• $\begingroup$ Thanks for your effort. Could you please reduce your result to $$e=\frac{\cos\theta}{\cos\alpha}$$ ? Or I will check it soon. $\endgroup$ – Harish Chandra Rajpoot Aug 23 '15 at 6:46
  • $\begingroup$ @HarishChandraRajpoot; Your result looks problematic because if $\alpha > \pi/2$ then eccentricity comes out to be negative. $\endgroup$ – Paramanand Singh Aug 23 '15 at 6:49
  • $\begingroup$ But let me tell you the restriction of $\alpha$ & $\theta$ which must be held true to make $e$ always positive as follows $$0<\alpha<\theta\leq\frac{\pi}{2}$$ $\endgroup$ – Harish Chandra Rajpoot Aug 23 '15 at 6:52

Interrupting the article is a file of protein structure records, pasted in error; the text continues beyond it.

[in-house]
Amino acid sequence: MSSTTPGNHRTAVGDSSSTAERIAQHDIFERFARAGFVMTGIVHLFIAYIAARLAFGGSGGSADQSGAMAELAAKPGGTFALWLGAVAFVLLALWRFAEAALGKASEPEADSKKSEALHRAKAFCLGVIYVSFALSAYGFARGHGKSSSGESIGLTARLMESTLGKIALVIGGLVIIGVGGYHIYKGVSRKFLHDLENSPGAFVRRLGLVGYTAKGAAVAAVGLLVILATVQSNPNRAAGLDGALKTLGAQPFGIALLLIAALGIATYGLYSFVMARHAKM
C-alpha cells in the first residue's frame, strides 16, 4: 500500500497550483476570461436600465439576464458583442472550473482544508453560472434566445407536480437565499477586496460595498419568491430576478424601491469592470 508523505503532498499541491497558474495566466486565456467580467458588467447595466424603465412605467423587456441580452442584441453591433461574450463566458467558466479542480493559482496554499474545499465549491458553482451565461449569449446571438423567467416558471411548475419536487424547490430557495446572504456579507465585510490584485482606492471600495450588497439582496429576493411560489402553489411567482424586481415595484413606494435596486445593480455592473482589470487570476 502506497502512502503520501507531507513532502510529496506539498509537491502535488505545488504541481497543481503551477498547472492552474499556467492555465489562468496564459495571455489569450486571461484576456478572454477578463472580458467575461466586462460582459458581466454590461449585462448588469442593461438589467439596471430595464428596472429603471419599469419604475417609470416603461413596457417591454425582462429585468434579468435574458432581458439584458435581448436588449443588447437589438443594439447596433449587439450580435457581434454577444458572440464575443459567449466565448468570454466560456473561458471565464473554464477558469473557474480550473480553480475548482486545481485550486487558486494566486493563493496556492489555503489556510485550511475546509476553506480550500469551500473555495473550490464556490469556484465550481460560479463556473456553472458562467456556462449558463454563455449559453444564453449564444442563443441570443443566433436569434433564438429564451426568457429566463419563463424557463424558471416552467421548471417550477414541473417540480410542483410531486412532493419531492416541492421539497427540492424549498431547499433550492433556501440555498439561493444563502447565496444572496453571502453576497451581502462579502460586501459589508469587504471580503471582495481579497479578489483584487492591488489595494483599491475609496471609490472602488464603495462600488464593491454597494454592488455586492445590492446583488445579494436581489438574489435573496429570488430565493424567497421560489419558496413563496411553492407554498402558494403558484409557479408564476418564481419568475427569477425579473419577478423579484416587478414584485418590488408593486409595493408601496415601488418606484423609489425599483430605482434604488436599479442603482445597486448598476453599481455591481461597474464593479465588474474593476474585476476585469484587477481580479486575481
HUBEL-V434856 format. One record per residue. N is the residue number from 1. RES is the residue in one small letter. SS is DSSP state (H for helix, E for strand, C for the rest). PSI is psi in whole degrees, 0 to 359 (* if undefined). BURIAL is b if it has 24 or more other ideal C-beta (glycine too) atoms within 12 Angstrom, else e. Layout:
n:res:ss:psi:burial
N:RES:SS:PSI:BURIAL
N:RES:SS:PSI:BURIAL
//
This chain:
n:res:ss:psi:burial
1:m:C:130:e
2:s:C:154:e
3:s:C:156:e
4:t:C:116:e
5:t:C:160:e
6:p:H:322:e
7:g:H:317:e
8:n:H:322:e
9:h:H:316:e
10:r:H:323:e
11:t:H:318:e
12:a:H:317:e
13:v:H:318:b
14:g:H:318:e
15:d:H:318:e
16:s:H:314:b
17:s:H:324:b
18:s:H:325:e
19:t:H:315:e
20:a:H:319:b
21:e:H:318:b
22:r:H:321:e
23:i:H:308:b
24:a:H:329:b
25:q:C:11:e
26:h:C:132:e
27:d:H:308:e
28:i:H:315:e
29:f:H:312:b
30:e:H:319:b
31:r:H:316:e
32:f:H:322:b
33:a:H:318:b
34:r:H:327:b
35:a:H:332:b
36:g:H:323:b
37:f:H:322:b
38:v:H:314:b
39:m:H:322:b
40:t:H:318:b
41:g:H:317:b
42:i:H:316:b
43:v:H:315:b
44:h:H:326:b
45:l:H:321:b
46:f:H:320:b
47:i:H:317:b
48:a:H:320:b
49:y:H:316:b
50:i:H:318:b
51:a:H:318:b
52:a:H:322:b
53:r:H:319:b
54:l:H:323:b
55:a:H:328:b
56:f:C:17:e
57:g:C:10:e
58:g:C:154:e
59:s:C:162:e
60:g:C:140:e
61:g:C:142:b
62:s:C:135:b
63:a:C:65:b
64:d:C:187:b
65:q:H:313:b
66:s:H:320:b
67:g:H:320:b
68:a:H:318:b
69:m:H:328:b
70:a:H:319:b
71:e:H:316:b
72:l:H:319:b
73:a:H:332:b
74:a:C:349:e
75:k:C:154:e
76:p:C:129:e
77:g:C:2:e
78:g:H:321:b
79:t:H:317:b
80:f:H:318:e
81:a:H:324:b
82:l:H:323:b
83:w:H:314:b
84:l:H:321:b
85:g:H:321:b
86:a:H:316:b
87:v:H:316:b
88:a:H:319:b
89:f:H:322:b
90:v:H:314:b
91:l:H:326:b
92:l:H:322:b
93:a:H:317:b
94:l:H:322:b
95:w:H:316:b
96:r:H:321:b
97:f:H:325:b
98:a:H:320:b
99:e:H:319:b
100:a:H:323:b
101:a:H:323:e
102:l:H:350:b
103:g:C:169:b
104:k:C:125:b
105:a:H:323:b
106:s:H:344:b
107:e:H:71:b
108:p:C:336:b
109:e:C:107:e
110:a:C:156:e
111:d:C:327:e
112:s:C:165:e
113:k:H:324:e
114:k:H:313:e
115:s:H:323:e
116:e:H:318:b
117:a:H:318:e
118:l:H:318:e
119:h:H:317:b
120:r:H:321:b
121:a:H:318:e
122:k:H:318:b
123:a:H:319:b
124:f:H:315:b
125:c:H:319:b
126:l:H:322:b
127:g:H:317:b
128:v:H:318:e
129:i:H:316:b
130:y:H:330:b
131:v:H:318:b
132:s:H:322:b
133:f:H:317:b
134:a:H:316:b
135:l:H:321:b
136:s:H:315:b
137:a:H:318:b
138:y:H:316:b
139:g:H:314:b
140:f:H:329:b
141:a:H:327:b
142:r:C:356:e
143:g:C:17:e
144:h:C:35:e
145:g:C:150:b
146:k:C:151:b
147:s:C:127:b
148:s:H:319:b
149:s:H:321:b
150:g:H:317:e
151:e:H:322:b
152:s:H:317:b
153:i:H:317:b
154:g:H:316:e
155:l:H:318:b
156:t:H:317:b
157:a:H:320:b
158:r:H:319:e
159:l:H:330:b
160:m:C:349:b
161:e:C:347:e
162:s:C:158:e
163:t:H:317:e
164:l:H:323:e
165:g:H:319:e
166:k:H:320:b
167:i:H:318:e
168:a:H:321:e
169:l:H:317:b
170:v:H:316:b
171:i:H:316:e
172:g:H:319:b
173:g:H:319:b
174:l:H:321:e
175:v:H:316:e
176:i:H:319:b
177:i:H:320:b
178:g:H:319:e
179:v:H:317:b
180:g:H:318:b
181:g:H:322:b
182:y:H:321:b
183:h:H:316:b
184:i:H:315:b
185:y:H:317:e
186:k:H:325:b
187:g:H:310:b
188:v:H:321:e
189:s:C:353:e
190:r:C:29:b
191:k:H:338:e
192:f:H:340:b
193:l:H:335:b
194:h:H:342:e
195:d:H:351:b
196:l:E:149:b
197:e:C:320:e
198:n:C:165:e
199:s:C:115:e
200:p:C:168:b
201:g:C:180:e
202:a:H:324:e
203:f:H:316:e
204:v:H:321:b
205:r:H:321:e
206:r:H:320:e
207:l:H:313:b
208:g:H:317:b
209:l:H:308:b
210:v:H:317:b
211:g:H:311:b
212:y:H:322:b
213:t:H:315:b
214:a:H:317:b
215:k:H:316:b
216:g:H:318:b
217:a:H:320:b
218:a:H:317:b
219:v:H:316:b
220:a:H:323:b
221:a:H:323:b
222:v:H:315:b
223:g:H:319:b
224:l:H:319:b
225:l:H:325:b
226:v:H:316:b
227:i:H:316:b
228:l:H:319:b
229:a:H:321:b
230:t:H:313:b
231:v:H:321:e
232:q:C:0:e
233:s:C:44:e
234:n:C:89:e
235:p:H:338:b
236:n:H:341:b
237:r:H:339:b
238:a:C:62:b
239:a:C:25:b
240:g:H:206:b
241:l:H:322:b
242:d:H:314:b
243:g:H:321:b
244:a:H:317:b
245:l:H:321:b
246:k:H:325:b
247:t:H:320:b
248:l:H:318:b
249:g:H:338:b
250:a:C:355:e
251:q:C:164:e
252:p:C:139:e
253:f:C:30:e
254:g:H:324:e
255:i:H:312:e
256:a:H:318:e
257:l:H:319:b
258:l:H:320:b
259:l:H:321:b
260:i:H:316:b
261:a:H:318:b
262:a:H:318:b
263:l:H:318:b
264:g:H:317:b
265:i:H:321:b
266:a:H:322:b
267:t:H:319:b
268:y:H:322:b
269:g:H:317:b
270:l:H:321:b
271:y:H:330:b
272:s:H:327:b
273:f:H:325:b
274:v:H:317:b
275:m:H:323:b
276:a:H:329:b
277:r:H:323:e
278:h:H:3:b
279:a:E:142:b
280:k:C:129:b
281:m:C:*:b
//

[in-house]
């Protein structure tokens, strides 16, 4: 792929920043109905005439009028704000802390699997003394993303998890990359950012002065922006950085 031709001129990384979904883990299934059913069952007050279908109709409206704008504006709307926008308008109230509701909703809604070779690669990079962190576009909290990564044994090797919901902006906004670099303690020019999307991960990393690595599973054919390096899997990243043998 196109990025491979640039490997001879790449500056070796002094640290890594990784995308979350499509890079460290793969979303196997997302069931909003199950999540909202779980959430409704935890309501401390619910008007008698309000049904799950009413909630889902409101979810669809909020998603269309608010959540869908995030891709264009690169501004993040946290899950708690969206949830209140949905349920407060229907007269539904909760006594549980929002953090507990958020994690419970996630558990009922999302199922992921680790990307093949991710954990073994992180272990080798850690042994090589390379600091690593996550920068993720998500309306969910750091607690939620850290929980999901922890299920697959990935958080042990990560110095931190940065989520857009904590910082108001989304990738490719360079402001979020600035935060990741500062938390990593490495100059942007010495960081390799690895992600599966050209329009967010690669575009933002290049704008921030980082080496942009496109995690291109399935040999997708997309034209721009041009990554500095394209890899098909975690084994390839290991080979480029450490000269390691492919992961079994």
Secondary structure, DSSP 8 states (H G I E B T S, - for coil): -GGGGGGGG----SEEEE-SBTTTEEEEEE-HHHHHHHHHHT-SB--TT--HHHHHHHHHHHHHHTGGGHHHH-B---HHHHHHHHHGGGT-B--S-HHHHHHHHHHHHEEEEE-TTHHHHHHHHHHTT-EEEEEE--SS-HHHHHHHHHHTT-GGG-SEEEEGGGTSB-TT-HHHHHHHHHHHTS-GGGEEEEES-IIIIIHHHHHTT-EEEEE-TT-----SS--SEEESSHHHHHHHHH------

• $\begingroup$ Your individual restrictions are true but in addition there must always be $\alpha<\theta$. OK, for instance, kindly check it for any values such that $\alpha>\theta\leq \frac{\pi}{2}$ will such a case exist $\alpha>\theta$.? $\endgroup$ – Harish Chandra Rajpoot Aug 23 '15 at 7:02
  • $\begingroup$ @HarishChandraRajpoot: check the figure you have drawn. Clearly $\alpha > \theta$. Please read my previous comment. Your comments assume $\alpha$ to be half of angle at the vertex of the cone. My answer and the figure in your question say that $\alpha$ is the full angle at the vertex of the cone. there is no further constraint on $\alpha, \theta$ apart from the one I mention. $\endgroup$ – Paramanand Singh Aug 23 '15 at 7:05